The PPP’s Ticking Time-bomb Tax Crisis
At the beginning of this pandemic, Congress knew that quick and decisive action was critical to limit its damage to the American public and the economy. In short order, Congress passed – with huge margins – relief bills to shore up healthcare, businesses, and people’s pocketbooks. The biggest of these bills, the CARES Act, contained the Paycheck Protection Program: a lifeline to small businesses and their employees.
There has been much-deserved universal praise and recognition that the PPP saved many millions of jobs by providing funds to businesses to be used to keep employees on payroll and off unemployment. Later changes made the program more flexible to better help businesses adapt. This injection of much-needed liquidity saved jobs, kept business solvent, and, through tax revenue, even helped cities and states around the country provide necessary services to their residents.
Congress moved quickly, with bipartisan support, to get money out the door to save jobs. It almost seemed too good to be true. For too many small businesses, it was.
Here’s the catch: the language in the CARES Act is clear in its intent to make these funds tax-free to borrowers by allowing businesses that spent the funds as required on employee payroll and benefits, qualified rents and other expenses to then deduct those amounts from their business income. Small business owners took Congress at its word and accepted the funding with that understanding and expectation.
Now the Internal Revenue Service has declared that those expenses cannot be deducted, in effect creating a new tax on small businesses that will come due early next year when they file their tax returns. Business owners are only now learning of this IRS ruling as they meet with their accountants and are told the bad news. This could mean that a tax bill of close to 40% of the original loan proceeds needs to be paid by a business that has already spent all of the money in good faith as directed in the CARES Act.
Many small business owners, still struggling with COVID-19 impacts and out of cash, will have no choice but to close their doors completely. The resulting surge in unemployment across the country will be catastrophic and come just as the end of the pandemic is in sight. What a shame to ruin such a successful program with an agency ruling that is clearly in conflict with the intent of the elected officials who wrote the legislation.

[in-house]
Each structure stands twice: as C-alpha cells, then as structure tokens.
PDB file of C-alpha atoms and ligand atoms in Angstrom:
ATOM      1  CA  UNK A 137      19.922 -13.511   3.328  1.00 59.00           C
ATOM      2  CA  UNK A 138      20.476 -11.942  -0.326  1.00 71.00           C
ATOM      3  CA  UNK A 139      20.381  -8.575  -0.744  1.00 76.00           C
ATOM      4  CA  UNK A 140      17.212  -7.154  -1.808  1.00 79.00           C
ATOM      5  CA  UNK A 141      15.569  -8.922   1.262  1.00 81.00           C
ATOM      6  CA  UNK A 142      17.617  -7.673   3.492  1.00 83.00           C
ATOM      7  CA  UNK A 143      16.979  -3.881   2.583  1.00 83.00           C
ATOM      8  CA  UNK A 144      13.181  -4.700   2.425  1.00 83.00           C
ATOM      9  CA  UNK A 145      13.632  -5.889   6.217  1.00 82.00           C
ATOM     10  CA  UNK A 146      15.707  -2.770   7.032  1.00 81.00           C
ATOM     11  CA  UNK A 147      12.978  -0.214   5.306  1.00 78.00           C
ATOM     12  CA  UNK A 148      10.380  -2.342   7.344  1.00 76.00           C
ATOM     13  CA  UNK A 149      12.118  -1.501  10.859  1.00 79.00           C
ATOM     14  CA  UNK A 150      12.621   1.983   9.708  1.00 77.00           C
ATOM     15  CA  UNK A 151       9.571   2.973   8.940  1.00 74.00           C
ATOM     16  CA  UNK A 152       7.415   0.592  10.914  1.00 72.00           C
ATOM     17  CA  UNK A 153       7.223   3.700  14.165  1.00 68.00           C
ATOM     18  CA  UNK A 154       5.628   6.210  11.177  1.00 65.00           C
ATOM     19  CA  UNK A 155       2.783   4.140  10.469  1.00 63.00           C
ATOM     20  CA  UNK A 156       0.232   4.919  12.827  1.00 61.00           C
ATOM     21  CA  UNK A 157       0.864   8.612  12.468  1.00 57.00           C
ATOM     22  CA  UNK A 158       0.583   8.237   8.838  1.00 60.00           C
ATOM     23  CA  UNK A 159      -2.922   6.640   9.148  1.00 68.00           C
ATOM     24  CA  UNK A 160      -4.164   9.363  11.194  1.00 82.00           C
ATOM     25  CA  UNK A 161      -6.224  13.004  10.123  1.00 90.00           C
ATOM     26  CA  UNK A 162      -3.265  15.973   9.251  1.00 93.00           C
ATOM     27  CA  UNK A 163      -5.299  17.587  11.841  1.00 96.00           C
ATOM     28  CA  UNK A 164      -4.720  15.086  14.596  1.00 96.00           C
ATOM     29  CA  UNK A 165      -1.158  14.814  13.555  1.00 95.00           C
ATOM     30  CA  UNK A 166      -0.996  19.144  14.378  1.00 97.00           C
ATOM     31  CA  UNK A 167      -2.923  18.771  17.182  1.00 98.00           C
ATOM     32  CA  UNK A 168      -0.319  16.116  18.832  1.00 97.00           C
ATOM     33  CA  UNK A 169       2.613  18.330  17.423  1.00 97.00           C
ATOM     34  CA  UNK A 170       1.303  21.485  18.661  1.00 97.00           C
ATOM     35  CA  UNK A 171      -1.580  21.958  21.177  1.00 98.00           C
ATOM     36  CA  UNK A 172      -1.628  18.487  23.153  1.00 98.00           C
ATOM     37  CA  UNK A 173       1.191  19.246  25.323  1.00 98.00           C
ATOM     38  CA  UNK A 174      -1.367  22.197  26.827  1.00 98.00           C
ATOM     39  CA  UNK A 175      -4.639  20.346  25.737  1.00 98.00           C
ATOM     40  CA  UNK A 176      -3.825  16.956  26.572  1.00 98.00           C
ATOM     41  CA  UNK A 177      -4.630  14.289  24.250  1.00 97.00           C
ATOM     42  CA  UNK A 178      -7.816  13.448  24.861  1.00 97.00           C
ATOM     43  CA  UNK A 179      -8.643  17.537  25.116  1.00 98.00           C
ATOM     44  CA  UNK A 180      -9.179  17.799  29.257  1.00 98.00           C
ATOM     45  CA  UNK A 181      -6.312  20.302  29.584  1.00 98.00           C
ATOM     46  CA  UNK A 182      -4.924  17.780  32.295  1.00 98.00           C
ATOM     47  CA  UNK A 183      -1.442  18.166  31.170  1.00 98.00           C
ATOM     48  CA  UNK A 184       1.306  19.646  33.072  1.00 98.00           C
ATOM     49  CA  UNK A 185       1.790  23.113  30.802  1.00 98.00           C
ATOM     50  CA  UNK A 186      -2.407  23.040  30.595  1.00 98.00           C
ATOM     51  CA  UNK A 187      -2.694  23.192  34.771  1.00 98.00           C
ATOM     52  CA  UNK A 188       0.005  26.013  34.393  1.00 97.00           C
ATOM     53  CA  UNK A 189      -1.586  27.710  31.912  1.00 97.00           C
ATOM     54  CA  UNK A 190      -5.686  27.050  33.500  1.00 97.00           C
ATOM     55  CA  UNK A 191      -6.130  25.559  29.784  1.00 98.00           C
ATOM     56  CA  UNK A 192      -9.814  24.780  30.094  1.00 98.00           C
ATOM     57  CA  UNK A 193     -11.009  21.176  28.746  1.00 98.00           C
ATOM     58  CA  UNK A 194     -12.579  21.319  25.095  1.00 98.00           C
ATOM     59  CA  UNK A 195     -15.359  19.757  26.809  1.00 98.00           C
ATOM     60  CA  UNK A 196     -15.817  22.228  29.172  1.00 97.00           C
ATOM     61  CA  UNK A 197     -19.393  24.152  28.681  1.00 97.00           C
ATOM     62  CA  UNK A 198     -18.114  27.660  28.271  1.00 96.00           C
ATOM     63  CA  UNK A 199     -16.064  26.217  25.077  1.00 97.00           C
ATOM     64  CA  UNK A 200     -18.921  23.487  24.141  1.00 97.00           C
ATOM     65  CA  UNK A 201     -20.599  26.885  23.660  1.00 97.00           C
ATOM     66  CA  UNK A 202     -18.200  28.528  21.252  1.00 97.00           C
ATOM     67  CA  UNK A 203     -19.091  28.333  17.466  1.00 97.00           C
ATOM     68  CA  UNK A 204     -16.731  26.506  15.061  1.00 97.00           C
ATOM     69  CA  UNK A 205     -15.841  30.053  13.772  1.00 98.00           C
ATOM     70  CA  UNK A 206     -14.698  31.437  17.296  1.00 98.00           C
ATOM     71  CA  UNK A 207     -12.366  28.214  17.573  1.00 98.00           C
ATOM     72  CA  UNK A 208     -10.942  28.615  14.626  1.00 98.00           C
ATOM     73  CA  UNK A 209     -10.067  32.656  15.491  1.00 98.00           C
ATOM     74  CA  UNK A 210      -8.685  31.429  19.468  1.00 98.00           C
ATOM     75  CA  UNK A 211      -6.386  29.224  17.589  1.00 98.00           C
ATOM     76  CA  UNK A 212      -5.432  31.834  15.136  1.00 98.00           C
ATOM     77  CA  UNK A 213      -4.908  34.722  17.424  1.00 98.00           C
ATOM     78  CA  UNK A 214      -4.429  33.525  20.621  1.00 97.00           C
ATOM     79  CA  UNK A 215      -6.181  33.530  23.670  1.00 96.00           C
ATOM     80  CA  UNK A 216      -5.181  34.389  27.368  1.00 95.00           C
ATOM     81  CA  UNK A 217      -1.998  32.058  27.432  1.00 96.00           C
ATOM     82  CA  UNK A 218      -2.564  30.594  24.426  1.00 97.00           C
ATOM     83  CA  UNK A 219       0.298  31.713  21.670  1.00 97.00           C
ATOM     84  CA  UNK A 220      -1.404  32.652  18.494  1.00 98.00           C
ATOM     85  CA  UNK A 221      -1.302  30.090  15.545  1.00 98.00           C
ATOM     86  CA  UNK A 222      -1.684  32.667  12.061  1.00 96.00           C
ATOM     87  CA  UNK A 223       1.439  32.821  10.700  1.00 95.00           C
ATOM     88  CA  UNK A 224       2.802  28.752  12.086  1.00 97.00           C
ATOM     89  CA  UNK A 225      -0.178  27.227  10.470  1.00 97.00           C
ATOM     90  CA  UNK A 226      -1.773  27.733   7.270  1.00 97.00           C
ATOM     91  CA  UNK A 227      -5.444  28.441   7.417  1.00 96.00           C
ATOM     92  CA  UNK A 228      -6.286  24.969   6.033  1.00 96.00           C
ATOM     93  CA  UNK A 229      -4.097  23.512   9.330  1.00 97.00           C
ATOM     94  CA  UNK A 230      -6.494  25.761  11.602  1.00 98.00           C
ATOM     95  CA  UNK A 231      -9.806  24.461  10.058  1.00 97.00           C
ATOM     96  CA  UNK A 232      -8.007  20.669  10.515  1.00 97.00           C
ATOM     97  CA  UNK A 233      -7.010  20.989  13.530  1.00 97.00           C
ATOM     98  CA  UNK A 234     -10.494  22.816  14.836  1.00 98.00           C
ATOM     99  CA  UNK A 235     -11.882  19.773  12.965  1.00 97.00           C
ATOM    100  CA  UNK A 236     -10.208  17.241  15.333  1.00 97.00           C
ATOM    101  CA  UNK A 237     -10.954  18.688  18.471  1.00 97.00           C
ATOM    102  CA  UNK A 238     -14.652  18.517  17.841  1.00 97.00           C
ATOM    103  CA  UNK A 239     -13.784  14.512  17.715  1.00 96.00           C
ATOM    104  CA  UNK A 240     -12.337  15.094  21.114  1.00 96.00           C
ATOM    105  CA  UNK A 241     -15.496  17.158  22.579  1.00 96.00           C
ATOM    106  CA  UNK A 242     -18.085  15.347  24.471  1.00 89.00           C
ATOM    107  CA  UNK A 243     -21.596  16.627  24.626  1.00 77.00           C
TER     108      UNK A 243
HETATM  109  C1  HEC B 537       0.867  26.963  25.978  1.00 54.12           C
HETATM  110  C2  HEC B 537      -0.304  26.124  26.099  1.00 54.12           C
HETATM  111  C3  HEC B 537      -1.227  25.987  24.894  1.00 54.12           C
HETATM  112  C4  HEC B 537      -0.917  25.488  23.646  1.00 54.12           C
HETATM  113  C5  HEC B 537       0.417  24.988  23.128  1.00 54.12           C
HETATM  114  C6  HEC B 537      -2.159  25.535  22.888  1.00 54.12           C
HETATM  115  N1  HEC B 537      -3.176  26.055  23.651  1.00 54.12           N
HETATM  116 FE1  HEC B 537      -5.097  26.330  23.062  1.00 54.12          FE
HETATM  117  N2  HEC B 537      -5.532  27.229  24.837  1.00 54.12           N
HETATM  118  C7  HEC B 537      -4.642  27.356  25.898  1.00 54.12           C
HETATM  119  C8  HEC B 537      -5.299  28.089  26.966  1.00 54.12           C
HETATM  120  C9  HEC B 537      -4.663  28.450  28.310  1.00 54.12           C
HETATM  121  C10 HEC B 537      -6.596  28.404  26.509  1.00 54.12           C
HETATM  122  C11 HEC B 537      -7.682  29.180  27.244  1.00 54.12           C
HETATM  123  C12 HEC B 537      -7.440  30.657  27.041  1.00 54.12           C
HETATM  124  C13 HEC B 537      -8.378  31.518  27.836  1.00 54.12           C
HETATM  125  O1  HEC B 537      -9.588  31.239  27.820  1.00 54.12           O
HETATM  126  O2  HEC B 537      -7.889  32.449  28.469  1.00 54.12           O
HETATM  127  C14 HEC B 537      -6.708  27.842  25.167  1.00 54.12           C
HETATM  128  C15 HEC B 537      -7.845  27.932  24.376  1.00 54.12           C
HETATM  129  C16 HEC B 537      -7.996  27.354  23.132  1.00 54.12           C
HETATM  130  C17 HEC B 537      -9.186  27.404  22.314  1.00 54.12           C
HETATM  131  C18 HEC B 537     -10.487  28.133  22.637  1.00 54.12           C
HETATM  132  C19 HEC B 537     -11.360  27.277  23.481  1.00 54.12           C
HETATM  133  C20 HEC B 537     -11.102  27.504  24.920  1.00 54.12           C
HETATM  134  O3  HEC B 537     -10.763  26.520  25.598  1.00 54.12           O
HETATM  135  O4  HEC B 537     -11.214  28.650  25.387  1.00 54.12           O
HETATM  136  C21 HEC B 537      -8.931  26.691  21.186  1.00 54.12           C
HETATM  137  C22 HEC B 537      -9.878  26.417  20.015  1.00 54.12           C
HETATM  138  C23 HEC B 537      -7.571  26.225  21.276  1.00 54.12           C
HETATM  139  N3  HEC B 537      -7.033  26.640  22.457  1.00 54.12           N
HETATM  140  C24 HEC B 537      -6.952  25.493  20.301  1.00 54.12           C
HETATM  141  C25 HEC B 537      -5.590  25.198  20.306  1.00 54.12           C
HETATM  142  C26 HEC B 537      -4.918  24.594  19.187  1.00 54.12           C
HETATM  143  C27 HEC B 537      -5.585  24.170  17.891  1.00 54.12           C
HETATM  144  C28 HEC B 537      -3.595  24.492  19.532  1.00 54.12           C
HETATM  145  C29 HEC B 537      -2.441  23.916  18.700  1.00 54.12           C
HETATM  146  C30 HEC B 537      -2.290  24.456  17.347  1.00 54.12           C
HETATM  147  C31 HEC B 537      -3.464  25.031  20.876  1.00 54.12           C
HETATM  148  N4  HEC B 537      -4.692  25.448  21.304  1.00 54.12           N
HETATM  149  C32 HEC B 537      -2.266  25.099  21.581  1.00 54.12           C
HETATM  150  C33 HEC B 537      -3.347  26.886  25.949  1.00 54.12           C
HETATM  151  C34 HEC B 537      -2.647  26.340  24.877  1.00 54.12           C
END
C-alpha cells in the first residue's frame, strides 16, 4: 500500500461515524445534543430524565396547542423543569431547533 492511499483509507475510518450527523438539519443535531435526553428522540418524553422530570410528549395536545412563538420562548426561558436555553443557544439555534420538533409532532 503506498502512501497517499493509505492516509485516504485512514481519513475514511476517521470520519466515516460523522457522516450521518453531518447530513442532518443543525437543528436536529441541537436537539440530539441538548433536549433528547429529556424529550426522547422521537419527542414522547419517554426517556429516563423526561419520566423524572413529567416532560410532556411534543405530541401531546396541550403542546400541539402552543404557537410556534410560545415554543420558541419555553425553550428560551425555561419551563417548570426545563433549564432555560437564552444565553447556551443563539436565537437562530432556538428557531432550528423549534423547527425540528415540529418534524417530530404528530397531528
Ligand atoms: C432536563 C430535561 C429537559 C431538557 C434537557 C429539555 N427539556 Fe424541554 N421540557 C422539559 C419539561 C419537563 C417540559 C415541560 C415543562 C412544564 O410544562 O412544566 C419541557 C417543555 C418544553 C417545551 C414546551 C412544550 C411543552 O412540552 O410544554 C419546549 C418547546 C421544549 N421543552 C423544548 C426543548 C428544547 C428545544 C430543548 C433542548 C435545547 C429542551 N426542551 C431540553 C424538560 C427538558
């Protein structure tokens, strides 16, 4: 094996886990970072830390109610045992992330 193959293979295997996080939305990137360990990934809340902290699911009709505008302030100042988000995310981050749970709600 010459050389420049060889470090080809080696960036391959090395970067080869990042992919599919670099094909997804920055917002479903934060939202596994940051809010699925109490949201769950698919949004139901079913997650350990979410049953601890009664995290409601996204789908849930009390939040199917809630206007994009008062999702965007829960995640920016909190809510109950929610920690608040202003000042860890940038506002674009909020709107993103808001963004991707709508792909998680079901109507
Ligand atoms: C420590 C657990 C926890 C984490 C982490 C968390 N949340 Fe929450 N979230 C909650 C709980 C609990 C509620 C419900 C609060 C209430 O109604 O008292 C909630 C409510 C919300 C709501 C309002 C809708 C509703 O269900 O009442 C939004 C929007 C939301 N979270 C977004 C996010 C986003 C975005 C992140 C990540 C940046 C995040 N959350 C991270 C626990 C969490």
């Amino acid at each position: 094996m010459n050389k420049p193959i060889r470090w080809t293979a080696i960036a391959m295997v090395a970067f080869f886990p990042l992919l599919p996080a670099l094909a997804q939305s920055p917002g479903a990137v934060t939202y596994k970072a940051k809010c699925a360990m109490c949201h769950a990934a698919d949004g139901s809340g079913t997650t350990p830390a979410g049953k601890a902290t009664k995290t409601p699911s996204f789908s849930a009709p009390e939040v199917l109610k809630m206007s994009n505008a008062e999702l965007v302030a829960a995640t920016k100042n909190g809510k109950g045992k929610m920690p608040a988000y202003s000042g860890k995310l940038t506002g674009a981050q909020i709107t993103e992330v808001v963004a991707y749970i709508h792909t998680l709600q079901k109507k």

Thankfully, there is a solution that could still prevent this self-made crisis. In May of this year, Sen. John Cornyn, R-Texas, and Sen. Ron Wyden, D-Ore., introduced a bill called the “Small Business Expense Protection Act of 2020” and immediately received 34 additional bipartisan senate co-sponsors. This legislation would clarify that expenses paid as required by PPP borrowers would qualify as deductions from business income, in effect making the PPP loan funds tax-free as intended in the CARES Act.
This legislation would clarify that expenses paid as required by PPP borrowers would qualify as deductions from business income, in effect making the PPP loan funds tax-free as intended in the CARES Act.
Unfortunately, this Congress hasn’t moved as quickly on this bill as it did at the beginning stages of the pandemic. That doesn’t mean the clock has stopped ticking for American small businesses and their employees.
This same Congress once acted together to save millions of American jobs. Now, as this Congressional session draws to a close, they have an opportunity to do so again. Passing the “Small Business Expense Protection Act,” would fulfill the promise made to business owners who relied on Congress’s word, kept employees on payroll, and saved our economy. There’s still time to avoid this looming tax crisis – but it’s ticking away by the day.
Bob Lewis is the Founder and CEO of Closet & Storage Concepts and More Space Place, a home improvement and furnishings franchise system specializing in custom closet systems, Murphy wall beds, garage organizers, home offices and other space-saving home furnishings. After starting the company in 1987, Bob began offering franchise opportunities in 2000. Today the company has 43 locations in 18 states. The company is headquartered in New Jersey and has manufacturing & distribution facilities in Florida that service the franchise network.
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